The Two-Second Advantage: How We Succeed by Anticipating the Future---Just Enough
Written By: ,
Publisher: Tantor Media
Date: November 2011
Duration: 6 hours 41 minutes
What made Wayne Gretzky the greatest hockey player of all time wasn't his speed on the ice or the uncanny accuracy of his shots, but rather his ability to predict where the puck was going to be an instant before it arrived. In other words, it was Gretzky's brain that made him exceptional. Over the past fifteen years, scientists have found that what distinguishes the greatest musicians, athletes, and performers from the rest of us isn't just their motor skills or athletic abilities—it is the ability to anticipate events before they happen. A great musician knows how notes will sound before they're played, a great CEO can predict how a business decision will turn out before it's made, a great chef knows what a recipe will taste like before it's prepared.
In a powerful narrative that takes us from the research in the labs to the implementation of predictive technology inside companies, Vivek Ranadivé and Kevin Maney reveal how our understanding of human mastery is being applied to the way computers "think." In the near future, the authors argue, the most advanced computer systems and the most successful businesses will anticipate the future much like Wayne Gretzky's brain does. As a result, companies will be able to use a new generation of technology to anticipate customer needs before customers even know what they want, and see production snafus before they occur, traffic jams before they materialize, and operational problems before they arise. Forward-thinking companies will be able to predict the future just a fraction ahead of everyone else with a little bit of the right information at the right time—what the authors call the two-second advantage—and it will transform the way businesses are run and offer companies an enormous competitive edge in the marketplace.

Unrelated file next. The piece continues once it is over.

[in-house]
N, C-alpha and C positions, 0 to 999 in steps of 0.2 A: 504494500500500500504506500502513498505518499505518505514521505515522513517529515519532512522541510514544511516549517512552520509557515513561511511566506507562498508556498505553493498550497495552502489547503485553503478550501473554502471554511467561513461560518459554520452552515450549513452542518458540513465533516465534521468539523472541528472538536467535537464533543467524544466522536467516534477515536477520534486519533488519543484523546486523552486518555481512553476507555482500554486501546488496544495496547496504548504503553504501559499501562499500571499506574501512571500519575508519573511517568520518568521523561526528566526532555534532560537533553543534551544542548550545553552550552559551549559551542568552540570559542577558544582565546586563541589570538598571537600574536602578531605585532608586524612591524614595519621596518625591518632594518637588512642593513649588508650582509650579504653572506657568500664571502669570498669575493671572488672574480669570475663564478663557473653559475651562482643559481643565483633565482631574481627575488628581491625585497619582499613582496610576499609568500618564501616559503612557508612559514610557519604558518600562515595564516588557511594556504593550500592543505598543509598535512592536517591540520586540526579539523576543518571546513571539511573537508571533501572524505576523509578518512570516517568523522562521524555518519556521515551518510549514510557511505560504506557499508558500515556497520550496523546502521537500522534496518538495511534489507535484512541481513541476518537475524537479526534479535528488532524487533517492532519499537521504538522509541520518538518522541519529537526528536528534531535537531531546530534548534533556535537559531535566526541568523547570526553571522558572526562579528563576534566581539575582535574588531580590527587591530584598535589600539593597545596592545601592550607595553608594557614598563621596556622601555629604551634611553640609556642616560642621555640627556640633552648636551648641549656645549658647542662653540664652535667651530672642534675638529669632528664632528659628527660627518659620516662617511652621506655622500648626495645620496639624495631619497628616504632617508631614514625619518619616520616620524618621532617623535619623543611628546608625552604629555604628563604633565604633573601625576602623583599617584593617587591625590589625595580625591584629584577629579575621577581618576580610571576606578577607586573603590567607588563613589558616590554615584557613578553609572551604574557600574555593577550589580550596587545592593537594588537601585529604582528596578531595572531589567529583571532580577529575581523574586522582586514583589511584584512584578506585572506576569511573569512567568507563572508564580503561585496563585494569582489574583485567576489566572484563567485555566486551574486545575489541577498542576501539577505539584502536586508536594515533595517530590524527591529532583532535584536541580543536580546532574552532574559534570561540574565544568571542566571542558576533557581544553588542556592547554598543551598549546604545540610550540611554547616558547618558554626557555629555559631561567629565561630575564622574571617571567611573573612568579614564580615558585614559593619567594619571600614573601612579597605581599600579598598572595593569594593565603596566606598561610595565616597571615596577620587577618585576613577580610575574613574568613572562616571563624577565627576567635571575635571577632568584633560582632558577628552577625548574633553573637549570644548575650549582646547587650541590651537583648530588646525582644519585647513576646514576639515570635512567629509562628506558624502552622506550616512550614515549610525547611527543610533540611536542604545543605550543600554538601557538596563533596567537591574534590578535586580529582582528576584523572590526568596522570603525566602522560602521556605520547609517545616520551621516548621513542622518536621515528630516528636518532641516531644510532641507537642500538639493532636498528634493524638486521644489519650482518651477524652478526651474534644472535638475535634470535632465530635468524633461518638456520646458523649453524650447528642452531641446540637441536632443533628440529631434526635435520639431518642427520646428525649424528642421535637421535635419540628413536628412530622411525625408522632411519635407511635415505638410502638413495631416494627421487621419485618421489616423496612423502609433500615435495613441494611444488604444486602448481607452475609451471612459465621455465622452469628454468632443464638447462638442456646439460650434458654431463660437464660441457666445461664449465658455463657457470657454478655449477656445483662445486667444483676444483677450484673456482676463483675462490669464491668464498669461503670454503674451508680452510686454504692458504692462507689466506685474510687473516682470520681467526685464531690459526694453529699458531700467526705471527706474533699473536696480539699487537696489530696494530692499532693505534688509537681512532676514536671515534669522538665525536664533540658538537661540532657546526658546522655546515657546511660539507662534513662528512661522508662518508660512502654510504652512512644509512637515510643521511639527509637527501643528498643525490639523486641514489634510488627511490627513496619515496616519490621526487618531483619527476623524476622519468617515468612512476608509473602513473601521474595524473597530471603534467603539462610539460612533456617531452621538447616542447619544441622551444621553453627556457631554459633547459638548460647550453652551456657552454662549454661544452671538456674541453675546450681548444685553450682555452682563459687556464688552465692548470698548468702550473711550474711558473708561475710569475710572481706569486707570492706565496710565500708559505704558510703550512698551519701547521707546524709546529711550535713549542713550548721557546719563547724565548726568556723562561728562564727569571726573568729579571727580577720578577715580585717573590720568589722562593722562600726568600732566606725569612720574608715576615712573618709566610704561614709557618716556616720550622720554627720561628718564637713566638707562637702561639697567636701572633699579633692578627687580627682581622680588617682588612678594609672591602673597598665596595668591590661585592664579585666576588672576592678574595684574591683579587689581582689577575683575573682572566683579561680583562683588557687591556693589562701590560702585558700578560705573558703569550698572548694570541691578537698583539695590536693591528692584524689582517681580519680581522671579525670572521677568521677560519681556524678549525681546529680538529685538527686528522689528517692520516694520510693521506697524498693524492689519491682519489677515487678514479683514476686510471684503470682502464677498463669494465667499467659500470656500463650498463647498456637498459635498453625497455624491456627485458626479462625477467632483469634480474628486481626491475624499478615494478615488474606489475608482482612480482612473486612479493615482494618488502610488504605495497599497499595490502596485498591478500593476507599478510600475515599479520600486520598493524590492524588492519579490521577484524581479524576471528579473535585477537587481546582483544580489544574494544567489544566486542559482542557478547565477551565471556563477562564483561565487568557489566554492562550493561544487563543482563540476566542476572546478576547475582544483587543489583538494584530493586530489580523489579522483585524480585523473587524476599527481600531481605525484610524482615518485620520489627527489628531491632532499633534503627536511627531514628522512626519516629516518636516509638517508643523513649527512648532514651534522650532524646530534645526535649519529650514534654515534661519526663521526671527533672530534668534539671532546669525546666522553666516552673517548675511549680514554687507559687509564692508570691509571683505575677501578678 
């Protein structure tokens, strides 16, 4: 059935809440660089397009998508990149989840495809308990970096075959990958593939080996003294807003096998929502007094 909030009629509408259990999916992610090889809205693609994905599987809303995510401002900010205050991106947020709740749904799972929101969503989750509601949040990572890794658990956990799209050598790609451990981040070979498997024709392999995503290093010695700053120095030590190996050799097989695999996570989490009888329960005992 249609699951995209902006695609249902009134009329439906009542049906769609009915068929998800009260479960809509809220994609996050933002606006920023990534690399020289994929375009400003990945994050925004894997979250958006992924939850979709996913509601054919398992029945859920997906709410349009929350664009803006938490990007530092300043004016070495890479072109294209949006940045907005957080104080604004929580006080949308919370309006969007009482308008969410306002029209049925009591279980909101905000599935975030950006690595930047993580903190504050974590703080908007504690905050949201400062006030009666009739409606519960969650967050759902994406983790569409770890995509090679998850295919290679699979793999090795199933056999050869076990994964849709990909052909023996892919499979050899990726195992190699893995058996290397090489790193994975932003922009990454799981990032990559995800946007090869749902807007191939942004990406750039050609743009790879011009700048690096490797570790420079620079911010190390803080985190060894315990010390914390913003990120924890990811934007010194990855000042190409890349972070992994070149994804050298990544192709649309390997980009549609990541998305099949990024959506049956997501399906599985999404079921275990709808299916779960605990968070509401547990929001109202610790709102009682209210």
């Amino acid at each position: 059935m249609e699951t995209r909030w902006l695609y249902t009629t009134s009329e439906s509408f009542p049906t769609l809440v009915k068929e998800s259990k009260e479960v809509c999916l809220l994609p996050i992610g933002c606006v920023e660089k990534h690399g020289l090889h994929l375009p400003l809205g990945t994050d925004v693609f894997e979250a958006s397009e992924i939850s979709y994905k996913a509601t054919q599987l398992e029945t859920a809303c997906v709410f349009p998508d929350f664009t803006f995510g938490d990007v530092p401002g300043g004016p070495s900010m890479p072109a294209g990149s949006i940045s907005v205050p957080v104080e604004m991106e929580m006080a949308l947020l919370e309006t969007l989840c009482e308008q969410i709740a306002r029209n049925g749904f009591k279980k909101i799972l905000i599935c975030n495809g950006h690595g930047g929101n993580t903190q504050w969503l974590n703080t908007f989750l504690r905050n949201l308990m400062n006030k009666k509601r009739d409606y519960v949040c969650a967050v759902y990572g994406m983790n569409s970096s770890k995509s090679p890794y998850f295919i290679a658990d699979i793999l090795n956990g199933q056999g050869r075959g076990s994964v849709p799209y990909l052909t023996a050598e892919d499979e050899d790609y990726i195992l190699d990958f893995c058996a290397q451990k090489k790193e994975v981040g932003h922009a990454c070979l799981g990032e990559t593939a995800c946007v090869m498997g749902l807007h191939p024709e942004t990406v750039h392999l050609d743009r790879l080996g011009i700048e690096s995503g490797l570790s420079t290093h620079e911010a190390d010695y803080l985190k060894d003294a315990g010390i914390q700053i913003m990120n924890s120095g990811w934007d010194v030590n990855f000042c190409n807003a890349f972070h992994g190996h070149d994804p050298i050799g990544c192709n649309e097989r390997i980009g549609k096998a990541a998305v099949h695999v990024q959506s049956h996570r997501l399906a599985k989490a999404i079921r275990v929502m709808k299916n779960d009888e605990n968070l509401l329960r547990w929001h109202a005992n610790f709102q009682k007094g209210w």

In the bestselling tradition of Blink, Sway, and How We Decide, The Two-Second Advantage will change our understanding of what makes a company successful.